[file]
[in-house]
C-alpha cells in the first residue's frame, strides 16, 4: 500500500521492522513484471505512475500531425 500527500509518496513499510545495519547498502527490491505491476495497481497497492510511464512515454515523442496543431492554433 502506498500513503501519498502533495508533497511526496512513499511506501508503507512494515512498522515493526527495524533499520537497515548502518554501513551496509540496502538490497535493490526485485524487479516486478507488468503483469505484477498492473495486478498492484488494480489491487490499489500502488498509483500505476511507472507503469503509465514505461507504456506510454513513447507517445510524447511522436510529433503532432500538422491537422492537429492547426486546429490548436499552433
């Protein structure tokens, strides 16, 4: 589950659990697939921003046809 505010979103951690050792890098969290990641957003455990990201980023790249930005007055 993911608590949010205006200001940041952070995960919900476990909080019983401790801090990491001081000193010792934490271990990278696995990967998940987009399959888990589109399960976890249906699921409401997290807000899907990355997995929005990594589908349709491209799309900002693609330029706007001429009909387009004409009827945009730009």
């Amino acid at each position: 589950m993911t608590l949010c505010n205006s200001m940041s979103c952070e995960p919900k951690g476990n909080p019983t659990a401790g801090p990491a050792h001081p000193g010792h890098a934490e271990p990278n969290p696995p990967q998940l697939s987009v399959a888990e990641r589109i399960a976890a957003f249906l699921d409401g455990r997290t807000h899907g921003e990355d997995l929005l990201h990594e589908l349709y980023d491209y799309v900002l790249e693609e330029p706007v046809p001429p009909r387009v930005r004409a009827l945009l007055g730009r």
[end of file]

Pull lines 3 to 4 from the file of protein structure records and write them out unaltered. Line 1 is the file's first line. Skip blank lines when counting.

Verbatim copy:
């Protein structure tokens, strides 16, 4: 589950659990697939921003046809 505010979103951690050792890098969290990641957003455990990201980023790249930005007055 993911608590949010205006200001940041952070995960919900476990909080019983401790801090990491001081000193010792934490271990990278696995990967998940987009399959888990589109399960976890249906699921409401997290807000899907990355997995929005990594589908349709491209799309900002693609330029706007001429009909387009004409009827945009730009």
């Amino acid at each position: 589950m993911t608590l949010c505010n205006s200001m940041s979103c952070e995960p919900k951690g476990n909080p019983t659990a401790g801090p990491a050792h001081p000193g010792h890098a934490e271990p990278n969290p696995p990967q998940l697939s987009v399959a888990e990641r589109i399960a976890a957003f249906l699921d409401g455990r997290t807000h899907g921003e990355d997995l929005l990201h990594e589908l349709y980023d491209y799309v900002l790249e693609e330029p706007v046809p001429p009909r387009v930005r004409a009827l945009l007055g730009r």